Great site, my 15yr old loves chess and is super good at it. There’s no way I will ever beat him. I find with chess you always have to be thinking 2-3 steps ahead of each move and I struggle with that lol. My son on the other hand is an absolute hands down great chess player, I’m often left in awe they way he controls the board.
    I may just have to sign up for one of these sites to practice my skills. You mentioned that signing up was free, are these sites considered gambling sites where you would sign up for tournaments and win money? The reason I ask is that I’m wondering if it is appropriate to recommend these sites to my 15yr old?

    Great article,
    Thanks for the read

    Tracy

    1. Hello Tracy,

      Thanks for both kind words and good questions!

      First off I want to say: Way to go, “son”! 😀 I’m glad he enjoys it that much, and it’s remarkable how fast they will learn at that age, so he will for sure just keep getting (even) better!

      These sites are not considered gambling sites, and absolutely fine to recommend to a 15 year old. Since I can’t say this for sure about all of the mentioned sites, I will only include Lichess in this comment: Close to every tournament is played without any sort of cash prize. Once in a while (once a month or even longer in between) they will host a so-called “Titled Arena”, which is a tournament solely for titled players (IM’s and GM’s). These tournaments will pay the top five finishers, usually $1000 for 1st. To sum it up: 99.9% (or more) of the tournaments are without any money involved, and the one tournament that does, is sort of a tournament for the pros, where the average Joe can watch and enjoy (it’s like going to the movies for a chess lover :p ).

      That said, I both think and assume this goes for all of them, mainly because it would just not be good for their name to have “gambling” associated with their site.

      Hope this was helpful, and I hope you get to practise your skills in the near future!

      Just fire away if there’s anything else I can help you with 🙂

      Regards,
      Joachim

  3. Hi Joachim,
    Great article, I really enjoyed this and definitely will be checking out one or more of these sites. I like chess, but never really had any kind of instruction or read about tactics, so I’m really bad. You mentioned that lichess has a “learn” section; do you think that would be the right place to start before playing actual games against real people? And, if you don’t have a rating, is there a way to be matched up with other (very) novice players? Thanks in advance.

    1. Hey Jordan,
      that makes me happy to hear! “Really bad” is all relative, and surely you’d find people who would think you’re quite the opposite! 😉

      The “learn” section is a very nice one at lichess (as is the case for the other ones as well). Depending on what you actually know, this could very well be the place to start. It’s really intuitive and easy to use, and quite inspirational as well, if you ask me. You should be able to pick up a thing or two right away here! I would recommend spending a little bit of time here before you face “real” players. Although you learn a lot through just playing games, it’s nice to have some general understanding first. That said, there’s nothing wrong with “learning through playing” either! 🙂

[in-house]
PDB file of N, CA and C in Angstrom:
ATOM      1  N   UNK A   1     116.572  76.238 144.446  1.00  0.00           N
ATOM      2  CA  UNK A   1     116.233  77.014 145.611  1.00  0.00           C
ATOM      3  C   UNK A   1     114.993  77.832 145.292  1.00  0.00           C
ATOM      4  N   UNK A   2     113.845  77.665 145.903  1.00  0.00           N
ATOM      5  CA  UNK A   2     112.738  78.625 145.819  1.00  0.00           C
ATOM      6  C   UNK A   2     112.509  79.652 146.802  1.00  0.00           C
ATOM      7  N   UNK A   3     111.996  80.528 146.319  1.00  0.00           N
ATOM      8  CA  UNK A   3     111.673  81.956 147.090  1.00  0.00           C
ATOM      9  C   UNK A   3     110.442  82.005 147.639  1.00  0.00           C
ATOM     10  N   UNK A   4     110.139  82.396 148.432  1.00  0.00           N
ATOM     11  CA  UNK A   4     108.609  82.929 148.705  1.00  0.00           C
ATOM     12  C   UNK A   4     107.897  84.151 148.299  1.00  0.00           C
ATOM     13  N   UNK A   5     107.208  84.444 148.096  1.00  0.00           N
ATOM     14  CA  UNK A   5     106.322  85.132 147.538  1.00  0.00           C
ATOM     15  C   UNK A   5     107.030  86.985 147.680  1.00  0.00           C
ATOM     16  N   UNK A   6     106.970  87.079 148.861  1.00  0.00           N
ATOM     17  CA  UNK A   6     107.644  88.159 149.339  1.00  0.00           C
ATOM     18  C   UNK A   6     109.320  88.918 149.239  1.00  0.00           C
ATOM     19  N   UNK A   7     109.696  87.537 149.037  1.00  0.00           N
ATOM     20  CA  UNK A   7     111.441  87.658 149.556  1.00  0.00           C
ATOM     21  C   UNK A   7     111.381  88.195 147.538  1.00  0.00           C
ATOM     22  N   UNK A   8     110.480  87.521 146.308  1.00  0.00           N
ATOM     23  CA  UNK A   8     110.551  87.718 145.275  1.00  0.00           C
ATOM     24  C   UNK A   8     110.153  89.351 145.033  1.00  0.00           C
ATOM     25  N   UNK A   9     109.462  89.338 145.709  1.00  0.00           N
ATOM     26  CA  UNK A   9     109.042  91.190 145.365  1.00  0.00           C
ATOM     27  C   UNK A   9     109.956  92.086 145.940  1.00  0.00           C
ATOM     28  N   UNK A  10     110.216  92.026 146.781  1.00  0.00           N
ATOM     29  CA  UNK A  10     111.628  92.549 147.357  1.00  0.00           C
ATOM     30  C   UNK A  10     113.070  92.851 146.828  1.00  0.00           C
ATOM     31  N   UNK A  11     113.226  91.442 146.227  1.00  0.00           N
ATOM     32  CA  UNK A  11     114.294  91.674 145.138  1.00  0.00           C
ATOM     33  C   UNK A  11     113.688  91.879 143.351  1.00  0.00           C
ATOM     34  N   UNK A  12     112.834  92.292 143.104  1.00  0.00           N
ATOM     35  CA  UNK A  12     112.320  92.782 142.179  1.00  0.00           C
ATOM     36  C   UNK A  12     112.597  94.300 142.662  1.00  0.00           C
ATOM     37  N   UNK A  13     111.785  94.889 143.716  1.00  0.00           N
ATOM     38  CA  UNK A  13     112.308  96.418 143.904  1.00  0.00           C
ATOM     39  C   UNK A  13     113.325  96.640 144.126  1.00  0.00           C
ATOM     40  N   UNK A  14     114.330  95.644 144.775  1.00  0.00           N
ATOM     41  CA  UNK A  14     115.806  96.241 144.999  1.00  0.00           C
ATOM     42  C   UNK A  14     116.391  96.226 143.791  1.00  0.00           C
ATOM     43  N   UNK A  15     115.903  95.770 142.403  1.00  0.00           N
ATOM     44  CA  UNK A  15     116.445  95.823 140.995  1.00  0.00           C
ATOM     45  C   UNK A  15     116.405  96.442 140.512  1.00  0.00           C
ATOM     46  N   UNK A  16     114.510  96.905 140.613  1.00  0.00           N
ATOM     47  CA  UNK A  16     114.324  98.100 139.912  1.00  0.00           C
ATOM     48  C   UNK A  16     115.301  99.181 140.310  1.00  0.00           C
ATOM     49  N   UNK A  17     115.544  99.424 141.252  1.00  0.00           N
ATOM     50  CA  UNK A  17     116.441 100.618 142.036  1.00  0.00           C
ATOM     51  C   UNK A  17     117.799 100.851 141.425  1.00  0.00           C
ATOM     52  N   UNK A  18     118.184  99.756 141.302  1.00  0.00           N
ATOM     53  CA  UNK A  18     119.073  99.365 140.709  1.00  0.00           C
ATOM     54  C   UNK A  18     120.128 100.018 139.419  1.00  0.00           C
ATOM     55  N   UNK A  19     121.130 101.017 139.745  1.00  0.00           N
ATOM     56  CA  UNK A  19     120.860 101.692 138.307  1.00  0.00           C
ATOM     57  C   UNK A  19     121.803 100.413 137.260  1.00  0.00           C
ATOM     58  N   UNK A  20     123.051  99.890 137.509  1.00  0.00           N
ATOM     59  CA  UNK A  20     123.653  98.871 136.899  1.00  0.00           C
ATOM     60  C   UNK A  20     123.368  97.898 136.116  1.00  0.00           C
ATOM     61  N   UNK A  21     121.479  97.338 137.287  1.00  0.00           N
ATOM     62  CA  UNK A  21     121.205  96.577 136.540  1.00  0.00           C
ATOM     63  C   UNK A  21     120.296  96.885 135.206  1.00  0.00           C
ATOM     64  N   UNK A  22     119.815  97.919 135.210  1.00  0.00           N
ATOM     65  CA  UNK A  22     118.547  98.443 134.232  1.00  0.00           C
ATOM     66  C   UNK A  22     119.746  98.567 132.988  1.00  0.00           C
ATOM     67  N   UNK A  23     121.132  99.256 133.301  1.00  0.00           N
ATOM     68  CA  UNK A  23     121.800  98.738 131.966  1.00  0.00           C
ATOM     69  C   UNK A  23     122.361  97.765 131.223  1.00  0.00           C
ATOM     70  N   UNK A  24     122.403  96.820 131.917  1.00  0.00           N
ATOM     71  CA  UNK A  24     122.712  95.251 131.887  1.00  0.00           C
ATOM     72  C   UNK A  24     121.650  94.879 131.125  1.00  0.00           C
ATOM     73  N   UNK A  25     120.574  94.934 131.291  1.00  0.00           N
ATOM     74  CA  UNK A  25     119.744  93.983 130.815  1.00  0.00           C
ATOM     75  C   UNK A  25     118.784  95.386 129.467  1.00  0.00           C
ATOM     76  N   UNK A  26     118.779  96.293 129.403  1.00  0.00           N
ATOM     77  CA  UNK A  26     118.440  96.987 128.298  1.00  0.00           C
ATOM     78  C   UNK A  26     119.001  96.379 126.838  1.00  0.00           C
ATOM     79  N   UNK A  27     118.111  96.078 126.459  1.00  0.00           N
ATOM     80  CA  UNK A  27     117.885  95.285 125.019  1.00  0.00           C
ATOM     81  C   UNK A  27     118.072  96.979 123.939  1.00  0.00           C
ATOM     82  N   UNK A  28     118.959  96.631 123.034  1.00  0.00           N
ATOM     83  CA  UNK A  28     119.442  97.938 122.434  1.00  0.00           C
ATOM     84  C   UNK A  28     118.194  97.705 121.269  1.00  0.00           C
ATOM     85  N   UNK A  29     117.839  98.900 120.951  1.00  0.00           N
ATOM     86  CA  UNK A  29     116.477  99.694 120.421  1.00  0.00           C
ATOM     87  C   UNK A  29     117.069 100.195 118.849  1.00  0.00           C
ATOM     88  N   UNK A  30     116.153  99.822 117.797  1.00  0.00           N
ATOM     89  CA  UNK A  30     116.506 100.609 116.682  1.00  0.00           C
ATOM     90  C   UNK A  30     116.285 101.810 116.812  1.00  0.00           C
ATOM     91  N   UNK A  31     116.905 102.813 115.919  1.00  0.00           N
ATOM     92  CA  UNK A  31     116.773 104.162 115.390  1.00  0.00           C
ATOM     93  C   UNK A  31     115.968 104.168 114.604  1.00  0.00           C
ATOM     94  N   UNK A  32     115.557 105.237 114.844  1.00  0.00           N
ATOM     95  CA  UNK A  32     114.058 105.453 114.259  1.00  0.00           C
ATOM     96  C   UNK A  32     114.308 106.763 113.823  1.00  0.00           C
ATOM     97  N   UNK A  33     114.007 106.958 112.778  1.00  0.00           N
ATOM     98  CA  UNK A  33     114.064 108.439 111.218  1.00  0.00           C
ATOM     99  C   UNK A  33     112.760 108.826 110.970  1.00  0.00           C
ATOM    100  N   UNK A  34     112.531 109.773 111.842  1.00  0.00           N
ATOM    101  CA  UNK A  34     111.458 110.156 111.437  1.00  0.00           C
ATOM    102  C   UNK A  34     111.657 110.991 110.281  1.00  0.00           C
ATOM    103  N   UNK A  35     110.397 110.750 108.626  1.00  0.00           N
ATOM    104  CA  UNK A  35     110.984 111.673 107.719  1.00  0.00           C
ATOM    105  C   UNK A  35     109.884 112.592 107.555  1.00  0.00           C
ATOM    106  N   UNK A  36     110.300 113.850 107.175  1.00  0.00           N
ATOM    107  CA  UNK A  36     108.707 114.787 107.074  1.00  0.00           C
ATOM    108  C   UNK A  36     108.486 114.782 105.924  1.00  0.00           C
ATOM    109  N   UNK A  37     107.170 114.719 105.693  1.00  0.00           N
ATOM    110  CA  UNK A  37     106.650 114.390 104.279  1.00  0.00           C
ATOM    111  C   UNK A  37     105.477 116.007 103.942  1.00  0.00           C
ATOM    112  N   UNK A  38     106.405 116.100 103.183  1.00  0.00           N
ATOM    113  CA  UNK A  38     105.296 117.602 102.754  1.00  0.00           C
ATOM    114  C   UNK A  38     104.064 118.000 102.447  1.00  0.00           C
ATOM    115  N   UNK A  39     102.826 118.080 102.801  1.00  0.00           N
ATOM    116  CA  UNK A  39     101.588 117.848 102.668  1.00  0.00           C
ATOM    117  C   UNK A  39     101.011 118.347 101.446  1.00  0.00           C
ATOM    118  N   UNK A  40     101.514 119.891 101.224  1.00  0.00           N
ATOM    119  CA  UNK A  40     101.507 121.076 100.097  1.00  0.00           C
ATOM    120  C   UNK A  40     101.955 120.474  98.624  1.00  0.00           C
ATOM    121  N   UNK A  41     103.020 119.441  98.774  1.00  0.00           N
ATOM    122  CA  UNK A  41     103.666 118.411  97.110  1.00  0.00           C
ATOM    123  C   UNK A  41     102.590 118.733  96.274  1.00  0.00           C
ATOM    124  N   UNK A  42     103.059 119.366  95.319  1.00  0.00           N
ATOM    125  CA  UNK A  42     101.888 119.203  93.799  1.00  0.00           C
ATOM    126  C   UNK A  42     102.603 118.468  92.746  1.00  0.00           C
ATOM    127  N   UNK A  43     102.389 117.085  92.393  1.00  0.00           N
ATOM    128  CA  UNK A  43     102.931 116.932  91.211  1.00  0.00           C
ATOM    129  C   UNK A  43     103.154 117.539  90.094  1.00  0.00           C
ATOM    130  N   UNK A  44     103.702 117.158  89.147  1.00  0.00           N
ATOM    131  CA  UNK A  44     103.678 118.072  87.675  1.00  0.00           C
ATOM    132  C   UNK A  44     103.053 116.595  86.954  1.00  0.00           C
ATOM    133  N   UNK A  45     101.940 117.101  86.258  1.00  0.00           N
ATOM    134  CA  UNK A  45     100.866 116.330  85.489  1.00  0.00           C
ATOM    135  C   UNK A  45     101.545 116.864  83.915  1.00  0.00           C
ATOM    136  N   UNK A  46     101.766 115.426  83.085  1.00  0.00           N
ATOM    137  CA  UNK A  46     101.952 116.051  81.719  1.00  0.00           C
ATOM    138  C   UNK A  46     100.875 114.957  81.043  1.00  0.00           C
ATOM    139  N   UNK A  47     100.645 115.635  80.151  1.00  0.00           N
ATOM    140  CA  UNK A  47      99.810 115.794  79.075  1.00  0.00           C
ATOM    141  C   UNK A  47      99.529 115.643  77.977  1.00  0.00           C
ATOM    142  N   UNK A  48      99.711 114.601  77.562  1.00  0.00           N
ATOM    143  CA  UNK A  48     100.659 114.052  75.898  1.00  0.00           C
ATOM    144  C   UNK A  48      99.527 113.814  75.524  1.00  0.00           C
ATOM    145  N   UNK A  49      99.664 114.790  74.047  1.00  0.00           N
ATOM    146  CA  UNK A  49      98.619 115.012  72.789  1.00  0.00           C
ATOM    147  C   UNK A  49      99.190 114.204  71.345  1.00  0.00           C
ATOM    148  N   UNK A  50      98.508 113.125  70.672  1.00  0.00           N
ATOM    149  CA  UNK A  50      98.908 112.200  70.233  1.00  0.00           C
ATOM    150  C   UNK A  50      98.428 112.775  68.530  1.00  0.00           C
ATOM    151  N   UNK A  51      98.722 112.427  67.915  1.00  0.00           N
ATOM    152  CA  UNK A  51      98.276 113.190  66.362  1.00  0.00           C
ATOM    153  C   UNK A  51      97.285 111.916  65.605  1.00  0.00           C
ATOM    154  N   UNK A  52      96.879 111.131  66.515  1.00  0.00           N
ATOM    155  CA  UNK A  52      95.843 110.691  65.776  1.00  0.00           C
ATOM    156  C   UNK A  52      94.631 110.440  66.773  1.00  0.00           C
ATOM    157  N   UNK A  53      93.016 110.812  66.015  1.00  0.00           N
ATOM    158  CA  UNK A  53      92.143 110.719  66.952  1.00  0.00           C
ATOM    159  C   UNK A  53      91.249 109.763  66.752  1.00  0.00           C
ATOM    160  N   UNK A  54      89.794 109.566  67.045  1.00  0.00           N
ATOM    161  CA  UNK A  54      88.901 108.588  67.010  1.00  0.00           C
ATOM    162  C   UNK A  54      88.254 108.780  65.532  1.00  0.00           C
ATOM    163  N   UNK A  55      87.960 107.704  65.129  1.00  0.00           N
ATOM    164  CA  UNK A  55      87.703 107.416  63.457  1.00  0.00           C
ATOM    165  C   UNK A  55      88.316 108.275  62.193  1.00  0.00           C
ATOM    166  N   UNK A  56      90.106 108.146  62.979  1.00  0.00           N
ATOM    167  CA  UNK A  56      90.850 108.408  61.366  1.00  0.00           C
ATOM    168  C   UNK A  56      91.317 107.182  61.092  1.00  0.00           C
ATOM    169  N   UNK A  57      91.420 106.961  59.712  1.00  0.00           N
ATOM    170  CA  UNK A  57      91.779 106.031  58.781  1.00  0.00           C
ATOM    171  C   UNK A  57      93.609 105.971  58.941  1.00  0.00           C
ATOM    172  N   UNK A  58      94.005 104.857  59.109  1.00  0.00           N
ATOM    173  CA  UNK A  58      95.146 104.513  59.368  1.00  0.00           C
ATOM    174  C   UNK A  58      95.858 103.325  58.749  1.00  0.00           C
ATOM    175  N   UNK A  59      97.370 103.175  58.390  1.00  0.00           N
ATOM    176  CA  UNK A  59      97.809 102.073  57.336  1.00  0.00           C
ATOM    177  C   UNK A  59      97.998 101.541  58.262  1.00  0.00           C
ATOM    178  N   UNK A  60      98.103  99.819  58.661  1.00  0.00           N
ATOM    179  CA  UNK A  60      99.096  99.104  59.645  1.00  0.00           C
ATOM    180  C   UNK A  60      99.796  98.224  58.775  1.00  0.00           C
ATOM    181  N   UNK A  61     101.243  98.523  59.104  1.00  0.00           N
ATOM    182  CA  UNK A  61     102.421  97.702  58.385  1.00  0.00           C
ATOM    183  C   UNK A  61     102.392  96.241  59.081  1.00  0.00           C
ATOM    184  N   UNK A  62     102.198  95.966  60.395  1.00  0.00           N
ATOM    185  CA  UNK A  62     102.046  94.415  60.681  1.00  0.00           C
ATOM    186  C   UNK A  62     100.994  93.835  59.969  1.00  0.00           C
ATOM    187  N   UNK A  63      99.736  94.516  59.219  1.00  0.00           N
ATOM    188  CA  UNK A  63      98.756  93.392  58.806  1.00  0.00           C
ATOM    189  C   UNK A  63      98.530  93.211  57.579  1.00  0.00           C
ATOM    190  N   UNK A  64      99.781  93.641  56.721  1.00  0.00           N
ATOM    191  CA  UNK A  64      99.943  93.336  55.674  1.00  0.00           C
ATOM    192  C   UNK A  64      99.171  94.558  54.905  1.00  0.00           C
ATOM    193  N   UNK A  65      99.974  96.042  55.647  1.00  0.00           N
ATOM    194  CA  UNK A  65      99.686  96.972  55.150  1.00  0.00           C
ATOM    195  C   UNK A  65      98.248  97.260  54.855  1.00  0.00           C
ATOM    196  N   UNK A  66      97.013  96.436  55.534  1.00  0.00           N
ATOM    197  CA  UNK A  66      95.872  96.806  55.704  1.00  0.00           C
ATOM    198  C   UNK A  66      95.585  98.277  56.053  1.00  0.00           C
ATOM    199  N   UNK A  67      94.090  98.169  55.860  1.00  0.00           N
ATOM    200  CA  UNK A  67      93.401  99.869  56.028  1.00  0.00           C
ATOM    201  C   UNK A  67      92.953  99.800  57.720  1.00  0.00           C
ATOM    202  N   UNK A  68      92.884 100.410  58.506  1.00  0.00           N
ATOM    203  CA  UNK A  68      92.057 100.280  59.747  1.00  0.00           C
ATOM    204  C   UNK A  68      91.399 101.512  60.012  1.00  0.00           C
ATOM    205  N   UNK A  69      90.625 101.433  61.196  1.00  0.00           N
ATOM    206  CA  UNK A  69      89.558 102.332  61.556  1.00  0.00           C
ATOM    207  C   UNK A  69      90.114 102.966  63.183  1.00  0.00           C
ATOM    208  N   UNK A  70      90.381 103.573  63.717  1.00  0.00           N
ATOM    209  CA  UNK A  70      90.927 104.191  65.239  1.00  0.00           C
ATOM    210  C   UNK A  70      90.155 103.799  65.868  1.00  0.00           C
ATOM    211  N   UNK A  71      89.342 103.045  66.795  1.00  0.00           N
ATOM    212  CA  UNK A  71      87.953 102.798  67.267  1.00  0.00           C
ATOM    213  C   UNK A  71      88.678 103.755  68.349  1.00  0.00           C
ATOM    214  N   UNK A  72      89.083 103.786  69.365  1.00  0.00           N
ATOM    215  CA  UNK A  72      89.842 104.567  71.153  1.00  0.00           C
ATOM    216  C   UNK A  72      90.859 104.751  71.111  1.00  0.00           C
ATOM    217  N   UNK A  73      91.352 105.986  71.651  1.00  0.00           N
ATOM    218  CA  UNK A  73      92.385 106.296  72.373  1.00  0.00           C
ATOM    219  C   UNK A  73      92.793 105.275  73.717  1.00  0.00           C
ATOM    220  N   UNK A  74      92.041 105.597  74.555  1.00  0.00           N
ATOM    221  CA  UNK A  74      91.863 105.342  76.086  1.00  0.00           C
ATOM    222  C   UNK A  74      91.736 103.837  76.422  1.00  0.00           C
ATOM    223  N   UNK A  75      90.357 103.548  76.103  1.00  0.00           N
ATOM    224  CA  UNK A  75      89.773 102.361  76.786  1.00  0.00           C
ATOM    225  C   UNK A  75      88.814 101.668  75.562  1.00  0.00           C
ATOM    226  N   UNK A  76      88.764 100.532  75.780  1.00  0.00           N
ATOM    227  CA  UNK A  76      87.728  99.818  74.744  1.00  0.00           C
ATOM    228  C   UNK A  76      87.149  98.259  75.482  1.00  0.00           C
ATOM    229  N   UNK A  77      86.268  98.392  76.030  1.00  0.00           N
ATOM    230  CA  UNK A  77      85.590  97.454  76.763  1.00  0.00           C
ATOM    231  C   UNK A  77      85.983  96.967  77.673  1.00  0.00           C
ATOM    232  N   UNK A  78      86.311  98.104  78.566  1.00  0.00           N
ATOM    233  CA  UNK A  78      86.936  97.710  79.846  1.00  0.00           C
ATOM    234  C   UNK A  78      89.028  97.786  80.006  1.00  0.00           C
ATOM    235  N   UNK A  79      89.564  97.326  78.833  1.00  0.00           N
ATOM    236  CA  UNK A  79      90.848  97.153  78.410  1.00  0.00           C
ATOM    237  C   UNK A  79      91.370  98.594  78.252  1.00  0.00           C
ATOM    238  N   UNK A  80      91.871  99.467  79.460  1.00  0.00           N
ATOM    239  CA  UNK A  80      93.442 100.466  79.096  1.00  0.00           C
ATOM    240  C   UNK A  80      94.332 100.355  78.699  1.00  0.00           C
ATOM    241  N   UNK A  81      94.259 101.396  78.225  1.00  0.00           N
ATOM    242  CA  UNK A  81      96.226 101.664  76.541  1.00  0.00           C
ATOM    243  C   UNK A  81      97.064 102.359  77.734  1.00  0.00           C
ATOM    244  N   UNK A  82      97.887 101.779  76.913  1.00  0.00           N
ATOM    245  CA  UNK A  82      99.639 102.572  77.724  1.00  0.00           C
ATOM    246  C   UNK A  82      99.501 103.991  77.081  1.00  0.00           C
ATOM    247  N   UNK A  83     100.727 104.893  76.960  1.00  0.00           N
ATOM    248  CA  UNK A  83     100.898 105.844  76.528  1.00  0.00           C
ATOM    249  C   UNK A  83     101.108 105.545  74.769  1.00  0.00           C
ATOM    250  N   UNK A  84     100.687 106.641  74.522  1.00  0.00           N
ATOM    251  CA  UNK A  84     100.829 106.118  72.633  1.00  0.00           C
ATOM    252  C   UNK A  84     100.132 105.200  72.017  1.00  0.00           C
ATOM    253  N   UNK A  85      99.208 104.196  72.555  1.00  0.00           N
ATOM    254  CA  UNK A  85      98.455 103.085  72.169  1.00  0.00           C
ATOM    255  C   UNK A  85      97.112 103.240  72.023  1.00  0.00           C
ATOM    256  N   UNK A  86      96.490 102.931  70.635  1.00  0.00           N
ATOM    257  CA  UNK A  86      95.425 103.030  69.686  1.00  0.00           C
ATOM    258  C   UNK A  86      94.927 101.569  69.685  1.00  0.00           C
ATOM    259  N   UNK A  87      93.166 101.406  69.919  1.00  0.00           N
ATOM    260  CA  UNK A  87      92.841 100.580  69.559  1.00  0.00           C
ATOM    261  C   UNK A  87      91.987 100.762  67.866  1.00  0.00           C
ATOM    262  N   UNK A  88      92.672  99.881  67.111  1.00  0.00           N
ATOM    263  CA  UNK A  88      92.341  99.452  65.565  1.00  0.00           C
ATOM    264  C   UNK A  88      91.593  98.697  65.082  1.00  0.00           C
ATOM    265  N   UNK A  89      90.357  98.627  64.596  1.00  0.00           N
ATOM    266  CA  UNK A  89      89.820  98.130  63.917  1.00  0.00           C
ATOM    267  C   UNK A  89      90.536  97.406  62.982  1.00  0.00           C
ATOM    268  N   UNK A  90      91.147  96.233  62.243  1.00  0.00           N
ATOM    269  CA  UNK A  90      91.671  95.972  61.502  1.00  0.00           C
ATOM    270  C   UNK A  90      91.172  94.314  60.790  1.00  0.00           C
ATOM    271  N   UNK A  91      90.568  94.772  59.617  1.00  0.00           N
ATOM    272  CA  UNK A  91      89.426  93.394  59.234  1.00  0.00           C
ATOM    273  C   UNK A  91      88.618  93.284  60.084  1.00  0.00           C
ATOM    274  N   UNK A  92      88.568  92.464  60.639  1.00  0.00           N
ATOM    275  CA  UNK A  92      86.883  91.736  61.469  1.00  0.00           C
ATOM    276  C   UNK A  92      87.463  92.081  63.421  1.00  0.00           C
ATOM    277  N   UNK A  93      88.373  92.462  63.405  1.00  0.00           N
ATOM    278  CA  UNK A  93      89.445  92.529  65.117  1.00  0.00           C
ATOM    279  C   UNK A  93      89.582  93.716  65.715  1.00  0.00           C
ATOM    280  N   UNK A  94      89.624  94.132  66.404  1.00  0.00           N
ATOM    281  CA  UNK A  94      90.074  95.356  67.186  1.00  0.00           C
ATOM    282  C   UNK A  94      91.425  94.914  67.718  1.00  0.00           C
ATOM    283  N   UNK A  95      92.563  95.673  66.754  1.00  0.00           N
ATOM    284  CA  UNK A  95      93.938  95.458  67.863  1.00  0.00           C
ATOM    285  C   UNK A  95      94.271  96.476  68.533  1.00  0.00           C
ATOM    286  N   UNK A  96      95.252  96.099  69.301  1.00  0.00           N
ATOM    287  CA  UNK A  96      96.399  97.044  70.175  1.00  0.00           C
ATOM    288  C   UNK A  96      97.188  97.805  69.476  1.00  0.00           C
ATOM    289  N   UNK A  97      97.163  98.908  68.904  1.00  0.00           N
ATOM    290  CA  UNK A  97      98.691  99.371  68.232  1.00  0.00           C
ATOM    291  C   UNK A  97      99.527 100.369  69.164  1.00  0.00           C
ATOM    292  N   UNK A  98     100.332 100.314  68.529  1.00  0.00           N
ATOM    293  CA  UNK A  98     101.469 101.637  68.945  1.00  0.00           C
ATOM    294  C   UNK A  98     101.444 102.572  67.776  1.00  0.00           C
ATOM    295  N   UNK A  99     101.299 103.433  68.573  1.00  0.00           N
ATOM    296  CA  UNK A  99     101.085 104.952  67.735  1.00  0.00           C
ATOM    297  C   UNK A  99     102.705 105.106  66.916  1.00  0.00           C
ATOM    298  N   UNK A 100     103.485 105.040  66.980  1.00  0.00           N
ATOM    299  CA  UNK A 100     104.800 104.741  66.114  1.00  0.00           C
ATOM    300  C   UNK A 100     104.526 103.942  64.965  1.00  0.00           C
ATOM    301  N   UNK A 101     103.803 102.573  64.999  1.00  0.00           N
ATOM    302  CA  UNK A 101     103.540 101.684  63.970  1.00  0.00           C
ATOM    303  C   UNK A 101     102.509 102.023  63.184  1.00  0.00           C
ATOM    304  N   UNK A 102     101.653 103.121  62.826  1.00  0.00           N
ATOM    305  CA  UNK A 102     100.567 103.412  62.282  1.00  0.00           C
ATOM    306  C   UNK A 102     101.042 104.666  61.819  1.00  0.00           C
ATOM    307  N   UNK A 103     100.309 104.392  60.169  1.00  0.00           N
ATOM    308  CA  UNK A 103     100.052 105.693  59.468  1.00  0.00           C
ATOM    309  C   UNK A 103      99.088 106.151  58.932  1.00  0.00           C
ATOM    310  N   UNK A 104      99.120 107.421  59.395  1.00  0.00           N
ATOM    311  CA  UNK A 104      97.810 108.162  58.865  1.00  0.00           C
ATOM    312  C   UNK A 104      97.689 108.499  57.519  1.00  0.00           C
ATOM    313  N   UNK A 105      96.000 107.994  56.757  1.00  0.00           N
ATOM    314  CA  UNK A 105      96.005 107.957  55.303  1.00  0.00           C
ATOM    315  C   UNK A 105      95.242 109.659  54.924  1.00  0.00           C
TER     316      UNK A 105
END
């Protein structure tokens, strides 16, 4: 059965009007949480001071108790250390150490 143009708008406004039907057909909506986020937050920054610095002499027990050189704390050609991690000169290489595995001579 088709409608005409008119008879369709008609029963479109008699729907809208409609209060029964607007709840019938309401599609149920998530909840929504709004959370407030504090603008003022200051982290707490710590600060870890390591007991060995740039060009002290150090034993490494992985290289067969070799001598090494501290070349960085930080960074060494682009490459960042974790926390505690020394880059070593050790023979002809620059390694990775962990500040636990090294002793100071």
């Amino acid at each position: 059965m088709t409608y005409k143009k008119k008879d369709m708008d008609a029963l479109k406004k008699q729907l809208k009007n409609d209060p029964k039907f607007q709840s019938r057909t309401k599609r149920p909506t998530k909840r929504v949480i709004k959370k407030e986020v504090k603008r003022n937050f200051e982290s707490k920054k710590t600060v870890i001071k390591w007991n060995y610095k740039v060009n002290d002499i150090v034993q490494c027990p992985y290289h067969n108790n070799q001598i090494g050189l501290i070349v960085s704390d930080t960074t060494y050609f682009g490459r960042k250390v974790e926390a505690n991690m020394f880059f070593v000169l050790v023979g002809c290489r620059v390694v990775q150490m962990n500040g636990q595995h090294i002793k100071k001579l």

There’s no need to worry when it comes to the rating issue. Lichess – as well as any other site – will make sure to pair you with equally skilled opponents. The very first game or few games, you might face some better players. Every start-up player get’s a provisional rating, and although it’s set to a relatively low one, it might still be a bit higher than where your actual level is at. This will adjust very quickly, though, and you’ll soon enough face opponents at your own level.

      Let me know if you get to crush some hopeful opponents – that would make my day! 😉

      See you soon,
      Joachim

  4. Thank you for this! I have been searching for a great place to play chess. I sincerely like the game, but have neglected it. No longer! I will get back into it, it is one of the greatest board games of all time!

    1. Hello Alex,

      thank you, and I couldn’t agree with you more: This is the greatest game! 😀 It simply combines so many elements of thinking, focusing and concentrating, and one of the things I love the most about it, is how any age can beat any age! It doesn’t matter if you’re 10 or 70, anybody could have a good game, and also it can be – and hopefully is – equally fun to everybody!

      Glad to hear you’re getting back into it, and I’d be very excited to see you post a “Sooo enjoying chess again!”-comment! 😉

      Good luck and see you around,
      Joachim

  5. Joachim,
    This was so informative! I played some chess with a program called PureChess on steam and that’s got some cool esthetics. I’m grateful you put up some of the best sites you liked to play on. I think that chess.com was my favorite from the ones you listed. Thanks again!

    1. Hello Bobby,

      Chess.com is a really good one, and I can see why that was your favorite! They have all you can ask for and more, in my opinion. I hope you still get some time to execute this hobby, as it is the greatest hobby you can have! (I’m not biased… :p )

      Play well,
      Joachim